Frances Brody newest Kate Shackleton mystery bring Yorkshire in 1927 to life in Death in the Stars.

The great eclipse is on its way, and Kate has been contacted by the msyterious but beloved singing star Selina Fellini to arrange her transport and accompany her to a viewing party at Gigglewsick School.

Kate is certain there’s more to Selina’s fretfullness over not having flown before, but arranges the flight for herself, Selina and the singer’s good friend and co-star, comedian Billy Moffatt.

When Billy goes missing right after the eclipse, he’s ultimately found by the chapelon the grounds of the school. An alert senior student who plans to go into medicine helps Kate figure out that Billy’s cigar was tainted.

While Kate sits by the comatose Billy so Selina can keep her theatre committment that evening, she ponders the underlying nature of Selina’s anxiety: two other performers in their theatre troupe were killed in different but also mysterious ways.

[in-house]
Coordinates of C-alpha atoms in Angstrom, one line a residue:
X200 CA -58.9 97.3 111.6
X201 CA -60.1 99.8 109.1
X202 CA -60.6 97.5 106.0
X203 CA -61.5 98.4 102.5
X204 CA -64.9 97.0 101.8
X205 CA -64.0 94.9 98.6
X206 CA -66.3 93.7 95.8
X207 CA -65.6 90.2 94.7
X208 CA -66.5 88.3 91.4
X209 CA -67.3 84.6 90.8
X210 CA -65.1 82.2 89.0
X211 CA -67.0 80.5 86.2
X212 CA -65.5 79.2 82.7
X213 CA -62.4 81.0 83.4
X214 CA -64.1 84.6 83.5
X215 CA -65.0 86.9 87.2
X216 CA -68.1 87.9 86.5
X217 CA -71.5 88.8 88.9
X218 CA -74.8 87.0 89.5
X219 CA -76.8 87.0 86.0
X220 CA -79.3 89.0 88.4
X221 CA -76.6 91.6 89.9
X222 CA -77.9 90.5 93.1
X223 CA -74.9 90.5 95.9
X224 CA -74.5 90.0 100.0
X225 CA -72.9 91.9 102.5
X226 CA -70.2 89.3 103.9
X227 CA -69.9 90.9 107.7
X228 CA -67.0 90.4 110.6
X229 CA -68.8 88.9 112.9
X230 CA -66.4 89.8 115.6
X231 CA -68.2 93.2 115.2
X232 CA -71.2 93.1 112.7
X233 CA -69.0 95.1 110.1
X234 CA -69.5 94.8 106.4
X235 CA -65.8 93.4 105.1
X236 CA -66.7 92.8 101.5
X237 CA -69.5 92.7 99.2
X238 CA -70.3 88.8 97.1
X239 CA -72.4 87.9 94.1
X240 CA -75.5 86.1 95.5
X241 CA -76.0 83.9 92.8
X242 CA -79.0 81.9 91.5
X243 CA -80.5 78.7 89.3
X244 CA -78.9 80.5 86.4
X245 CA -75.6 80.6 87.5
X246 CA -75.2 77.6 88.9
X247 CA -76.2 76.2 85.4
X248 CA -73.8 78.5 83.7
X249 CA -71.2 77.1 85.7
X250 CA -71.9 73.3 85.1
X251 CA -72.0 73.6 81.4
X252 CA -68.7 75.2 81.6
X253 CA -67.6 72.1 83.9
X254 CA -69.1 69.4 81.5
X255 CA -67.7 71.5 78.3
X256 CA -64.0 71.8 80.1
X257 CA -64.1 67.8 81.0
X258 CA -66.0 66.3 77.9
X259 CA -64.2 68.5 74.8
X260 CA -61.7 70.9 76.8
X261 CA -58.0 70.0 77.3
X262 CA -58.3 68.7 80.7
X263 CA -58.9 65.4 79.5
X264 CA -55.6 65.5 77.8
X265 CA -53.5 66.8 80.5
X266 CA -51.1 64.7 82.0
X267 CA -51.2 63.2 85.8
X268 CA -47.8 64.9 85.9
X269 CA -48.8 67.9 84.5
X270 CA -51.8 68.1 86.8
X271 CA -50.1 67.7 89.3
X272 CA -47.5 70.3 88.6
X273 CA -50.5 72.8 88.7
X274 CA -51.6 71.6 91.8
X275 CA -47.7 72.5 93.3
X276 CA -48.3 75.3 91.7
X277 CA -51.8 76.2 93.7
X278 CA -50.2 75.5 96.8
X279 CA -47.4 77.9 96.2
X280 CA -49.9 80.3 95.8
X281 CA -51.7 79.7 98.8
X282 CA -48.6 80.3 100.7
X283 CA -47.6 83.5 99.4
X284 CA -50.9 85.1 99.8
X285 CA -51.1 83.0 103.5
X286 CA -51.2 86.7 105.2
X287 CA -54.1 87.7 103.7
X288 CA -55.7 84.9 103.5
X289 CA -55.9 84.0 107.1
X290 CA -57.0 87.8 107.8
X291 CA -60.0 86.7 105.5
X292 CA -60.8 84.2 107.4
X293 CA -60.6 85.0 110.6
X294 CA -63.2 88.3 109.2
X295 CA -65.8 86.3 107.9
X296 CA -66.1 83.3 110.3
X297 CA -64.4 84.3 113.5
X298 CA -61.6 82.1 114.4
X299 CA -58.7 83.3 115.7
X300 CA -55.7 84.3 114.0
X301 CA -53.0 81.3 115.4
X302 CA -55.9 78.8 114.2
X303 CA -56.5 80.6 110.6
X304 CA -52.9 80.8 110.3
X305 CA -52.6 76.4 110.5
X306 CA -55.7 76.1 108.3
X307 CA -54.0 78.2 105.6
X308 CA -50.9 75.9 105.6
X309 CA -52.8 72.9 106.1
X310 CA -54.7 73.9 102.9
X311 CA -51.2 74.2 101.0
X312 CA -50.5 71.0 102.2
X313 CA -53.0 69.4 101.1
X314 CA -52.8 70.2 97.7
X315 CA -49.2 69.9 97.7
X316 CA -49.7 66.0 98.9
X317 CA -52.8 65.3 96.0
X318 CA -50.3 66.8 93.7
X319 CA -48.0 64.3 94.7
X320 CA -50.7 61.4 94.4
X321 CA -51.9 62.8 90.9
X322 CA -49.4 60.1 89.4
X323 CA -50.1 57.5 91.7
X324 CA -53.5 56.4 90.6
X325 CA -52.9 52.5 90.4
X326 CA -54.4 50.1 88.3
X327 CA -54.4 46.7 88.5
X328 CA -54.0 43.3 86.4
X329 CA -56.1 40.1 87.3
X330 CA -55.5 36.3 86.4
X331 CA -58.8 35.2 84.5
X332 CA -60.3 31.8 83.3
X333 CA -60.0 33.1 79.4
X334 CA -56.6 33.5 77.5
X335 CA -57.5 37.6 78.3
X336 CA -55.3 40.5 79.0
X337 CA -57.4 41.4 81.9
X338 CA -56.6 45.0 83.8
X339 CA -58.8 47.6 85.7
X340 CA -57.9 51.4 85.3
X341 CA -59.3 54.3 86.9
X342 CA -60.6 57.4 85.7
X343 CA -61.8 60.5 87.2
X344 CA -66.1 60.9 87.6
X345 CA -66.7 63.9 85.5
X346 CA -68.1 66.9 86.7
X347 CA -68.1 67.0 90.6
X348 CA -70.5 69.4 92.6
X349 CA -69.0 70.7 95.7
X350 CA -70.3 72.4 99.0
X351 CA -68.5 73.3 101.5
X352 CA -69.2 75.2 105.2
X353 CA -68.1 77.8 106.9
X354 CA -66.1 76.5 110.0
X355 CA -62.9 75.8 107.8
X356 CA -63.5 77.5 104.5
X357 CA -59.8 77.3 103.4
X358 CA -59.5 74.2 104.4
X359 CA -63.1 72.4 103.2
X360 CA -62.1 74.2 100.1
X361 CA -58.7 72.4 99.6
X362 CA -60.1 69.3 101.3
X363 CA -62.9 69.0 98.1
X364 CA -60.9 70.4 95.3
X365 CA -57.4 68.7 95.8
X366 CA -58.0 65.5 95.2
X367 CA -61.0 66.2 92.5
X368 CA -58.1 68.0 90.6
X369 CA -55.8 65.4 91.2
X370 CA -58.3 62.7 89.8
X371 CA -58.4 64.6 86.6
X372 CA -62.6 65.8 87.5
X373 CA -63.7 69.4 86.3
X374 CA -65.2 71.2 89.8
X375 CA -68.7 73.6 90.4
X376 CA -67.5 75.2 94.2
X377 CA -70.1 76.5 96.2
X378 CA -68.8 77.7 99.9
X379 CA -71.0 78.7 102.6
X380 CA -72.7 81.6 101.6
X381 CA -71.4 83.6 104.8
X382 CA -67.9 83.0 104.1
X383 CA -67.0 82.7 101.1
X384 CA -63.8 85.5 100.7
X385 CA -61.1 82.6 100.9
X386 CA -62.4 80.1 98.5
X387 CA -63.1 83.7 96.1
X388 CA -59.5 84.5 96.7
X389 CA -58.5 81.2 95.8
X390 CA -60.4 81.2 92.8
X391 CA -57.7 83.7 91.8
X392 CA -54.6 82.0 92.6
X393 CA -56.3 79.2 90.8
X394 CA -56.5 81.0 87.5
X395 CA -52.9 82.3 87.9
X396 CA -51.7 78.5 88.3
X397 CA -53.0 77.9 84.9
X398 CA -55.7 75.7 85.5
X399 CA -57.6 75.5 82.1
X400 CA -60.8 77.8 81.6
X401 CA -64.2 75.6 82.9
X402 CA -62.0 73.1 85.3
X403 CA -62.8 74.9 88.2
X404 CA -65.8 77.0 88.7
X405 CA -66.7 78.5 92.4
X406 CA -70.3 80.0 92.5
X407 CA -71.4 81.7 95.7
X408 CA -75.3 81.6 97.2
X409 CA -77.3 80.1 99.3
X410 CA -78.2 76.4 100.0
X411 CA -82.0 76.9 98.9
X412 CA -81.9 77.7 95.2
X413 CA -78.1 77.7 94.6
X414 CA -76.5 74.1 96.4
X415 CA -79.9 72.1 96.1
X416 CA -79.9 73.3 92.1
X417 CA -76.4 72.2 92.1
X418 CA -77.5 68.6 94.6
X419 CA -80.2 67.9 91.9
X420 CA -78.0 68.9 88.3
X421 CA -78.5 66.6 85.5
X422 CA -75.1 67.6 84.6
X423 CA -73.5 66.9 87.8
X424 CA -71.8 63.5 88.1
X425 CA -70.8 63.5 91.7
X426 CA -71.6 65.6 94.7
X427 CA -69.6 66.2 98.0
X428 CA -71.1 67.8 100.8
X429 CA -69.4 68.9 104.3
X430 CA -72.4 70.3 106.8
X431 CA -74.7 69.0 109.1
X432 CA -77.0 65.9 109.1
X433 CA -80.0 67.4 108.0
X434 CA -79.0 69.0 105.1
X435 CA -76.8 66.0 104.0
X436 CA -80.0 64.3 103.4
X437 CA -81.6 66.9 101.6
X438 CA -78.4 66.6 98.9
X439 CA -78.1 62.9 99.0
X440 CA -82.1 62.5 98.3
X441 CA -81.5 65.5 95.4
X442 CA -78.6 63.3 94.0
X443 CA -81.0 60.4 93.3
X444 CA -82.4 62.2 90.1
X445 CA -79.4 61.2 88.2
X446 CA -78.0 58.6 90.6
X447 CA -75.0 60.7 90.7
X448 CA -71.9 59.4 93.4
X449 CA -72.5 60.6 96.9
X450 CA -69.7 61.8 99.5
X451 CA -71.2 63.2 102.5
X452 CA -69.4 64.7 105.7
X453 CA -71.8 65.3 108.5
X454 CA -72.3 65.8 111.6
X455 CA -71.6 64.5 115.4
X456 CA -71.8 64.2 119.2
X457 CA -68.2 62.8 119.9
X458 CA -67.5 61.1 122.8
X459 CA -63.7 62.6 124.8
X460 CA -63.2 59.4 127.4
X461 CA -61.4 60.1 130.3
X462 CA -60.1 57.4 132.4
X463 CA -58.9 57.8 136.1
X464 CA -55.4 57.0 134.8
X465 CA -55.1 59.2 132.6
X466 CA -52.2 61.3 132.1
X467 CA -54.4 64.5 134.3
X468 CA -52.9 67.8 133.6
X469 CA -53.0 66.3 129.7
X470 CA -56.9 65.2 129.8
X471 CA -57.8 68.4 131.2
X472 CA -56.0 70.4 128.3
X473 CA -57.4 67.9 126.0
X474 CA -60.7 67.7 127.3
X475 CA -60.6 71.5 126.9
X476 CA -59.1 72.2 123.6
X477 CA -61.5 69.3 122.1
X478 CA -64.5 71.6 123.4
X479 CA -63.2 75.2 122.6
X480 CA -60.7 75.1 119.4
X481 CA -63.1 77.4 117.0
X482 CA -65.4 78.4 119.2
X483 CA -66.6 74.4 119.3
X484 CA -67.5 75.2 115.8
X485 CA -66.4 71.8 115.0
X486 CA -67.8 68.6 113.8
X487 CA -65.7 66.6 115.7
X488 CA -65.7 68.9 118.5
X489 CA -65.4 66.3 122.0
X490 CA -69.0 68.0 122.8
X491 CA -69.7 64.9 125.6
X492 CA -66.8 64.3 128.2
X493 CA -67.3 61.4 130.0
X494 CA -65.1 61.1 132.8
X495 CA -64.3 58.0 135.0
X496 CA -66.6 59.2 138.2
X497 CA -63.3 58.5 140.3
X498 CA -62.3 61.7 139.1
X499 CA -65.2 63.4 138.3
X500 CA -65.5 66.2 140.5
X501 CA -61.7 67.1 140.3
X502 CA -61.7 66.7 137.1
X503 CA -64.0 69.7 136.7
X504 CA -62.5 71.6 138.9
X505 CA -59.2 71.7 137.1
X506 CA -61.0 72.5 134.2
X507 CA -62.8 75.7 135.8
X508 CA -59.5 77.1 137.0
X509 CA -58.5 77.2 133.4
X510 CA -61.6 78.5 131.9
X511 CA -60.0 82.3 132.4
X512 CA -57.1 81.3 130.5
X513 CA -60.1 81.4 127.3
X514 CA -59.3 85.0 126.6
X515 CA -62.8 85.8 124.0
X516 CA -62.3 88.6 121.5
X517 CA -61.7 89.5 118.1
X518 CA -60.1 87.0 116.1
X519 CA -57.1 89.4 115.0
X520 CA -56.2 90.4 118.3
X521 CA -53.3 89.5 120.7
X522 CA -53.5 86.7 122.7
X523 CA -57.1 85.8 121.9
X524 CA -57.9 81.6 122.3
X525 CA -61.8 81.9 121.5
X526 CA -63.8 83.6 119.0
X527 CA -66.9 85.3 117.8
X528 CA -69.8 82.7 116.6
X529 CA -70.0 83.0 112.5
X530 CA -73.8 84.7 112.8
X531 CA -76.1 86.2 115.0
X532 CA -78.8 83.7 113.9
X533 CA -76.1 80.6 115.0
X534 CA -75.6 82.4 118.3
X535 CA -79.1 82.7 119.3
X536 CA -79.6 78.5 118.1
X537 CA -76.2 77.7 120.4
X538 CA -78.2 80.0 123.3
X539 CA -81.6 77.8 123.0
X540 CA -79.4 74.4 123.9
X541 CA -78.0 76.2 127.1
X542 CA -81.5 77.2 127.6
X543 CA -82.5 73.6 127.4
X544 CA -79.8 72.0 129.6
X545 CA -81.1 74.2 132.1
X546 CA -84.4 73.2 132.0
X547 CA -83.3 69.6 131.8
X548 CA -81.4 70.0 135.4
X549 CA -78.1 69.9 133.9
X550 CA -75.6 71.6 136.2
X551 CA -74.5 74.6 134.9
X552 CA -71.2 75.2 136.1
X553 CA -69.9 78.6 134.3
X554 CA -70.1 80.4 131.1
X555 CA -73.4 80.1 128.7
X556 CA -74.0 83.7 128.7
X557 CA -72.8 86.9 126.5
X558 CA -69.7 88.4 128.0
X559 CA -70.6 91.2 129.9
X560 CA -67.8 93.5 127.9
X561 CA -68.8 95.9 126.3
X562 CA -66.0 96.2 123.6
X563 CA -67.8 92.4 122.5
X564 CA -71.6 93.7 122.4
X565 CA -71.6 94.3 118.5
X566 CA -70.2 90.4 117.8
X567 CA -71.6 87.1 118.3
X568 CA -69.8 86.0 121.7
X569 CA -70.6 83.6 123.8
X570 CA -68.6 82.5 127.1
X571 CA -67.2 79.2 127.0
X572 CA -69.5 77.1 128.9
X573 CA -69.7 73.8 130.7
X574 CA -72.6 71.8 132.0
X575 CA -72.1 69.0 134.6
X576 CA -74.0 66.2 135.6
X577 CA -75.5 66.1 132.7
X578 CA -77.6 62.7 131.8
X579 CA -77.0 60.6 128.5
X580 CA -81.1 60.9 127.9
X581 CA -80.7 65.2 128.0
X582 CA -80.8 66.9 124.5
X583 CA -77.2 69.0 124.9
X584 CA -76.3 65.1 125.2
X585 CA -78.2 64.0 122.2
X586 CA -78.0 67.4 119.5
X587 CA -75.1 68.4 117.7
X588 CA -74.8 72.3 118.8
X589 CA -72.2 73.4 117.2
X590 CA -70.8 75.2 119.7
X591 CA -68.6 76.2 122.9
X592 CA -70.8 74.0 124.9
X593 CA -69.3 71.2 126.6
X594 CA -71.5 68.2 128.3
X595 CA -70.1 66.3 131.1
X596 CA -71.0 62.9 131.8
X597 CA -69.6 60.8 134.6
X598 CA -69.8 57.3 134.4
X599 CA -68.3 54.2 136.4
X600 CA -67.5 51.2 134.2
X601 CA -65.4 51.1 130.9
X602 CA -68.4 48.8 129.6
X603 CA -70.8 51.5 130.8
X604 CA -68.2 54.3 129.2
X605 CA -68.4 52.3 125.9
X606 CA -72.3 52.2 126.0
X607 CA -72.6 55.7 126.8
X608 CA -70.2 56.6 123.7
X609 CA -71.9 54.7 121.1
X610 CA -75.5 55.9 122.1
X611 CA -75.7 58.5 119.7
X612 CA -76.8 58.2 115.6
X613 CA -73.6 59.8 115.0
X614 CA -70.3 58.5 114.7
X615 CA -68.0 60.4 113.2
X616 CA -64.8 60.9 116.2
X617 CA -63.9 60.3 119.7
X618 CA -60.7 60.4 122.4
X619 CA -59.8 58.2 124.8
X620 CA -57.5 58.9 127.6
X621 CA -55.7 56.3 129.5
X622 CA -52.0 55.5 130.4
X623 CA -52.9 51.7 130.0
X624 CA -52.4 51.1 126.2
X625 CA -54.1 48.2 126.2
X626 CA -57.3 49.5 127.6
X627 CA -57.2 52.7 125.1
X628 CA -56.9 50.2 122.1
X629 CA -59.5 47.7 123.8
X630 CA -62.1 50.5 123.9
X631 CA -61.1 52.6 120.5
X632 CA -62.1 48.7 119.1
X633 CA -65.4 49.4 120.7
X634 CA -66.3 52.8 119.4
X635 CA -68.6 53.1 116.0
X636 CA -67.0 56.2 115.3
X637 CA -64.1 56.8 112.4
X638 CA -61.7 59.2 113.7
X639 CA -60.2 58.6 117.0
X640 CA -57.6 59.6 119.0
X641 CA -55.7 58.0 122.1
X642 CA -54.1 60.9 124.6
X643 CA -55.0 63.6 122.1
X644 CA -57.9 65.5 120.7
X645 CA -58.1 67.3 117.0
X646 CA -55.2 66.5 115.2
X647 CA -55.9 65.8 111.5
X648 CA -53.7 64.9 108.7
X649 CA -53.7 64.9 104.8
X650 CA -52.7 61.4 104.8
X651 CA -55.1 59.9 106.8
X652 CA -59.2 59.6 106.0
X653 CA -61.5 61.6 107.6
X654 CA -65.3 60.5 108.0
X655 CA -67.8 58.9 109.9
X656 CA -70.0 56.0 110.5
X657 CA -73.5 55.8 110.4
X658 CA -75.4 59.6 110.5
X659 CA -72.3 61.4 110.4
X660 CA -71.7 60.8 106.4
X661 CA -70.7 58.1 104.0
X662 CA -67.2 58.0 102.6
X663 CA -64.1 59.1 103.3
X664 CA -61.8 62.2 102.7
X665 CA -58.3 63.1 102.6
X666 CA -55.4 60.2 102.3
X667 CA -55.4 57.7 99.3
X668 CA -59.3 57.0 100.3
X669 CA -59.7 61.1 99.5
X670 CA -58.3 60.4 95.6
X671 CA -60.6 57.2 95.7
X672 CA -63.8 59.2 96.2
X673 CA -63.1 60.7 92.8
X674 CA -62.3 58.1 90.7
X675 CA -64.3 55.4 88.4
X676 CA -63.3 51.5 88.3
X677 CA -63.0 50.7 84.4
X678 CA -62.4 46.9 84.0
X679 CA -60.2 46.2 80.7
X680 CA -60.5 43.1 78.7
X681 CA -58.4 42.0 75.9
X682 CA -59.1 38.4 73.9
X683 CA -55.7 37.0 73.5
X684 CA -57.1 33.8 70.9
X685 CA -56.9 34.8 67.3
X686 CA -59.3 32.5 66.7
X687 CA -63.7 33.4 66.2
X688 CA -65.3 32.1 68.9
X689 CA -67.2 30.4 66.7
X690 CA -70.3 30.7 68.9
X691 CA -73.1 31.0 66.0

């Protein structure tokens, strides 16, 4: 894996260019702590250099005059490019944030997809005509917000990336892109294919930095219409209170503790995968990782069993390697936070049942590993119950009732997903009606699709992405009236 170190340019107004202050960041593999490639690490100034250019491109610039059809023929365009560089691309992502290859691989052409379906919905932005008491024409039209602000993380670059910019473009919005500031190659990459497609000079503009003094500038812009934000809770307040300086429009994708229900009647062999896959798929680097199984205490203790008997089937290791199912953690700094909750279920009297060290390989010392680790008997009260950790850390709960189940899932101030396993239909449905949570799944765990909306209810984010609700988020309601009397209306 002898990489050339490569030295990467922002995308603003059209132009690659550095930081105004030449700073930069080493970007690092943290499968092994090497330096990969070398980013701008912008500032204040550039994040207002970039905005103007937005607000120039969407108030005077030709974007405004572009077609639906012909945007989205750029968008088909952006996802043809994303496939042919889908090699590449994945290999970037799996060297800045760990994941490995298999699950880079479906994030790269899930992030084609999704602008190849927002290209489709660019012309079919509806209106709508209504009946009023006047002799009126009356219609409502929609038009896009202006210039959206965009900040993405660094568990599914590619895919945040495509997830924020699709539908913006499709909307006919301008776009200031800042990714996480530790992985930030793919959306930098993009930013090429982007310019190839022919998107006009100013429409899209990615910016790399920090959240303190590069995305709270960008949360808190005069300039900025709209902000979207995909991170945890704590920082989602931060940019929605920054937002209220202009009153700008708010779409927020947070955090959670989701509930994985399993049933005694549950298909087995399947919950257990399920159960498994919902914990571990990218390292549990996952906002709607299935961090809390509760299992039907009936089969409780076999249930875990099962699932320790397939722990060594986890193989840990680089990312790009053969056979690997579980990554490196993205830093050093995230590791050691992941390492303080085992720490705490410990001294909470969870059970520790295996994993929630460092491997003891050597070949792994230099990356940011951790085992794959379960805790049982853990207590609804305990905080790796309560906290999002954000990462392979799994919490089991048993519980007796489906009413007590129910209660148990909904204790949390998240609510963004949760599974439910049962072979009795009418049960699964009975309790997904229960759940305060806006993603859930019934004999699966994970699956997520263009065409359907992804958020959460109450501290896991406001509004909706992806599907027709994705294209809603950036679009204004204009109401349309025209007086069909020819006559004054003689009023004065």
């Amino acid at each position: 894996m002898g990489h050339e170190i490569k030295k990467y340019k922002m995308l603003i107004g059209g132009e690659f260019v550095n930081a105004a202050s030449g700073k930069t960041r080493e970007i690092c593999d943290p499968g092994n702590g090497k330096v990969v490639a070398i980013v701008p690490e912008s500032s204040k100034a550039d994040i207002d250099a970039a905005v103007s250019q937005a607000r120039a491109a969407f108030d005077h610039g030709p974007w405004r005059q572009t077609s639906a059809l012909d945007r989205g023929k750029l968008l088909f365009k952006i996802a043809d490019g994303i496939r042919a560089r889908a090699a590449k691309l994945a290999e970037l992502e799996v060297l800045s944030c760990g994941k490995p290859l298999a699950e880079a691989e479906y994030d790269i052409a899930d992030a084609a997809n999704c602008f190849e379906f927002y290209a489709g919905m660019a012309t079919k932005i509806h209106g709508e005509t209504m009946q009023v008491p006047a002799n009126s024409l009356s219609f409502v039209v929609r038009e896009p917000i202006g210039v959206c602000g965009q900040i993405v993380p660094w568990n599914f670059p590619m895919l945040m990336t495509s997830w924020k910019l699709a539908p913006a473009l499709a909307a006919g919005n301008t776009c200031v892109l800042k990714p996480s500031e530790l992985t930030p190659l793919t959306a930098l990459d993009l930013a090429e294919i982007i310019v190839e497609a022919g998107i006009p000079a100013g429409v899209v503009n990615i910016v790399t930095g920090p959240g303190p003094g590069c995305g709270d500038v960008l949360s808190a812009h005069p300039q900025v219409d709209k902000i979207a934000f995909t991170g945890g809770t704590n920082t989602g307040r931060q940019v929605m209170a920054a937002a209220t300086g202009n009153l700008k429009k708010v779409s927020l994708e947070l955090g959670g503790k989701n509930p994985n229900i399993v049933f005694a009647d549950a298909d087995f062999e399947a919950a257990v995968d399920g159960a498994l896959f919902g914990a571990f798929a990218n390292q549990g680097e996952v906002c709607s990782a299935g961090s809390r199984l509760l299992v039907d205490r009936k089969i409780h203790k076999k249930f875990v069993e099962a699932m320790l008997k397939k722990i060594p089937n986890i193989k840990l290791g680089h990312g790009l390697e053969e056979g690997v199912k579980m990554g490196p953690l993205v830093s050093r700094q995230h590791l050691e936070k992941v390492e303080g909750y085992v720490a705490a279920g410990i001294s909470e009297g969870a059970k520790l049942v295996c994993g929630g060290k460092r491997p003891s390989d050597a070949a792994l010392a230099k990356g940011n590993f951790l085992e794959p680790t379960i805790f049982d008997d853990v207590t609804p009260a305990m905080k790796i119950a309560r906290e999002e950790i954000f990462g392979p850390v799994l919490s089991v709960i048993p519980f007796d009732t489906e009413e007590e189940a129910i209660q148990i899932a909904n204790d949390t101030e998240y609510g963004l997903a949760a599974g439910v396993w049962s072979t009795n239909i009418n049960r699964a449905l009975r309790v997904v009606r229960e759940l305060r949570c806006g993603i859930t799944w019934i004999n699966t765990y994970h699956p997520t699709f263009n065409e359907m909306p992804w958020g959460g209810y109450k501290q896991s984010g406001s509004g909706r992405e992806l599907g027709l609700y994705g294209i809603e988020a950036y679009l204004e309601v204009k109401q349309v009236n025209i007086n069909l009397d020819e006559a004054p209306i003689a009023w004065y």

Soon Kate has Bill Sykes and Mrs. Sugden on board as they investigate all three murders and find far too many suspects, which include Selina’s husband, a talented songwriter with a disfiguring war wound who’s mentally distraught. It’s a race to find the culprit to keep the next person close to Selina from being killed.

One of the things that remains consistently charming in the series is the depth of research Brody maintains. The feel of postwar England with authentic period details adds to this look inside the world of British music halls of the era.

This ninth in the series, with its well-plotted mystery and colorful characters, is a pure delight. Readers will wonder why this engaging series hasn’t been picked up yet by Masterpiece Mystery.

Advertisements